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The task of the EU Common Agricultural Policy (CAP) is to provide financial support to farmers as well as to control EU agricultural markets. It currently commands a budget of approximately €53 billion per year, and historically has been responsible for roughly half of the EU budget.

In the late 1950s when the CAP was created, its main goal was to increase yields in order to feed a hungry post-war Europe. This was achieved with great success, even creating huge food surpluses in the process (‘beef mountains’ and ‘milk lakes’), but at great cost to the natural environment. Agricultural habitats are very important to biodiversity, and support around half of all species in Europe. The intensification of farming to increase productivity, notably the use of large amounts of fertiliser and pesticide coupled with the homogenisation of the landscape has had a huge impact on these species. For example, European farmland birds declined by 50 % between 1980 and 2002; grassland butterflies have declined by 60 % since 1990, and there is no sign of levelling off. The realisation that the CAP was harming not only the biodiversity itself, but also the ecosystem services it provides (such as clean water, pest regulation, pollinator services etc.) led to a series of reforms that shifted the focus of the payments from production to good environmental stewardship of the land.

Under the current regulations, UK farmers are entitled to receive Single Farm Payments (‘Pillar I’) and Agri-Environment Scheme payments (‘Pillar II’). In order to qualify for the Single Farm Payments, farmers must adhere to a set of basic Statutory Management Requirements (SMR), and locally determined standards to ensure Good Agricultural and Environmental Condition (GAEC) that prevent damage to the environment from farm operations: this is termed ‘cross-compliance’. The various agri-environment schemes in the UK take this further, where farmers are rewarded for undertaking certain environmentally friendly management options (for links to AES in England, Scotland and Wales see below).

There is currently much discussion within the EU as to the direction the CAP should go in when the current programming period comes to an end in 2013.  The CAP budget is expected to be cut , and further channel its payments into supporting the public goods provided by agriculture rather than blanket support. Moves to further decouple payments from production are, however, meeting resistance, with worries about food security. There is concern that environmental measures such as cross-compliance and agri-environment schemes have not been very effective at conserving biodiversity, and changes need to be made to increase commitment to conservation. In particular, support should be targeted at the most biodiverse, or ‘High Nature Value’ farmland. These areas support high levels of biodiversity, yet are under the greatest threat of intensification or abandonment, as in some cases it is impossible to make a profit in today’s markets.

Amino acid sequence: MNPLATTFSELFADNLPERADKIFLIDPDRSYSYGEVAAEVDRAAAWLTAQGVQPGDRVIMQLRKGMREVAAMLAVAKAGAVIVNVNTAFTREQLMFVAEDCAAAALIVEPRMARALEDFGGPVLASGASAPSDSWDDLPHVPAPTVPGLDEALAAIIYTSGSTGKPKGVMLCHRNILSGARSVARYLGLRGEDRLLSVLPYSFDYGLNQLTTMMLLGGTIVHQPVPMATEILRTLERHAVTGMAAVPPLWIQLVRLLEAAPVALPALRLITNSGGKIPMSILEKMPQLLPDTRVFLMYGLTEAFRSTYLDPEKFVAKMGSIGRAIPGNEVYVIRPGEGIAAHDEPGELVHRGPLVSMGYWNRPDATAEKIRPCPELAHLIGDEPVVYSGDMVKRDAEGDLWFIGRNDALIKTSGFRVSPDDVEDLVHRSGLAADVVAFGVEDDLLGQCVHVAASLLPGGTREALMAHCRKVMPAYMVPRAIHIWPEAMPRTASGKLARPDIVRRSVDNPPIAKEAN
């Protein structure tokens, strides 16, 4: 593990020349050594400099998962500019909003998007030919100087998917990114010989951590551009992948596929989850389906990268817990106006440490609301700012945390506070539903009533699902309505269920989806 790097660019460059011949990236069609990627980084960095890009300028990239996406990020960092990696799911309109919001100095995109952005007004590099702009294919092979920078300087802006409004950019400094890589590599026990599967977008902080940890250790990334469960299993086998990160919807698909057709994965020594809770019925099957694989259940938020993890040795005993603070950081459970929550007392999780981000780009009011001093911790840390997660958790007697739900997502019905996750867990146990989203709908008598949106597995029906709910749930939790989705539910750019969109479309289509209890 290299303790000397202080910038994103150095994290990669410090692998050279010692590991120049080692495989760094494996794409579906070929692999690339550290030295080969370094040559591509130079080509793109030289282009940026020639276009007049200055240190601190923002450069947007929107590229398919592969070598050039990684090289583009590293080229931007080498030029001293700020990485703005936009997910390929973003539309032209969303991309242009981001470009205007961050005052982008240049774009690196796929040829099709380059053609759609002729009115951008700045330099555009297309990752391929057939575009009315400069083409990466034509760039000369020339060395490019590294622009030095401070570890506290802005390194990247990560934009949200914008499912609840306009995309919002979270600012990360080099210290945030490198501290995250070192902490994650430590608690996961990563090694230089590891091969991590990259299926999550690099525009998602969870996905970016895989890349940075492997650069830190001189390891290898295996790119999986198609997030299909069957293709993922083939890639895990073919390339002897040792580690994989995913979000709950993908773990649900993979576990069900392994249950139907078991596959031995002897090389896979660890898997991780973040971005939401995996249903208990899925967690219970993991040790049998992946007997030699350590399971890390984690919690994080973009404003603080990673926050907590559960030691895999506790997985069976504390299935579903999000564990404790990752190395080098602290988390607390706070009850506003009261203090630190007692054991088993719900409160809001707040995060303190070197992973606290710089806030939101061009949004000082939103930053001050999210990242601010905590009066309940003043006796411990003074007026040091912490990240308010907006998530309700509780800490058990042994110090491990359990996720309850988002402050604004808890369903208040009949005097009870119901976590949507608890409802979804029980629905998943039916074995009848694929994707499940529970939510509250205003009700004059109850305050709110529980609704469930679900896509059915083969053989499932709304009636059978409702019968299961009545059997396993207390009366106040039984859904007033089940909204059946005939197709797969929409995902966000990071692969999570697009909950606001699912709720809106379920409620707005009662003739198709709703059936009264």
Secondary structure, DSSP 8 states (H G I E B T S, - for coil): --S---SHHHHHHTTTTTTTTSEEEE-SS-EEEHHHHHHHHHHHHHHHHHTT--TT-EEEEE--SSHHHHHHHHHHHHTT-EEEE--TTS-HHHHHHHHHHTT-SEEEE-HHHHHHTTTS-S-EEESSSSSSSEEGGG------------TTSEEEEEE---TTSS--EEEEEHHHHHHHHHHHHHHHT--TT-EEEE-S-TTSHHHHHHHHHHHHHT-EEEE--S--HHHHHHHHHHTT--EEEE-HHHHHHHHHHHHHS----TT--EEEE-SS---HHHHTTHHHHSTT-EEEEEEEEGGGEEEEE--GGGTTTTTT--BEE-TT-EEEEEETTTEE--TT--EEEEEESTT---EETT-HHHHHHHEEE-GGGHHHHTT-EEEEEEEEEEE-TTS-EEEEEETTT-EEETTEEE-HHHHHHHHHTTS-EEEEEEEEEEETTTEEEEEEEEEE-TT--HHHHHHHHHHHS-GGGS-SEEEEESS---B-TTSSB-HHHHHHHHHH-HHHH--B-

The European Parliament and EU agriculture ministers both finalised their positions in March 2013. Now these will be negotiated with the European Commission with the aim that the three bodies (Commission, Parliament and Council of Ministers) will reach an agreed policy by the end of June.

Read more about 'Greening the CAP' in the Biologist, November 2009 pp. 202-208.

We have made the following responses to consultations on the Common Agricultural Policy:

24 April 2012
Response to an enquiry on CAP reform from the Scottish Government

7 December 2010
A response to the EFRA Committee on reform of the Common Agricultural Policy

10 April 2011
Society of Biology Position Statement on reform of the Common Agricultural Policy

16 November 2011
A response to the EFRA committee on "Greening the Common Agricultural Policy"

 

Links

Reform of the CAP this report looks into the role of the Common Agricultural Policy in the so-called Multiannual Financial Framework for 2013-2020.

European Environment Agency “Distribution and targeting of the CAP budget from a biodiversity perspective”, 2009

CAP 2020 platform for commentary on the future development of the CAP

Defra CAP reform

Proposals for the CAP post-2013 by the RSPB and the CLA

Response to the RSPB and CLA proposals by the National Farmers Union

Proposal for a new EU Common Agricultural Policy by BirdLife International, European Environmental Bureau, European Forum on Nature Conservation and Pastoralism, International Federation of Organic Agriculture Movements-EU Group, World Wide Fund for Nature, 2009

Discussion paper “After the Common Agricultural Policy: towards an EU policy for Sustainable Food and Rural Environment?”, 2008

Discussion paper by DG Agriculture and Rural Development “Why do we need a Common Agricultural Policy?” December 2009

Defra’s Vision for the Common Agricultural Policy 2005

Agri-Environment Schemes in England

Agri-Environment Schemes in Scotland

Agri-Environment Schemes in Wales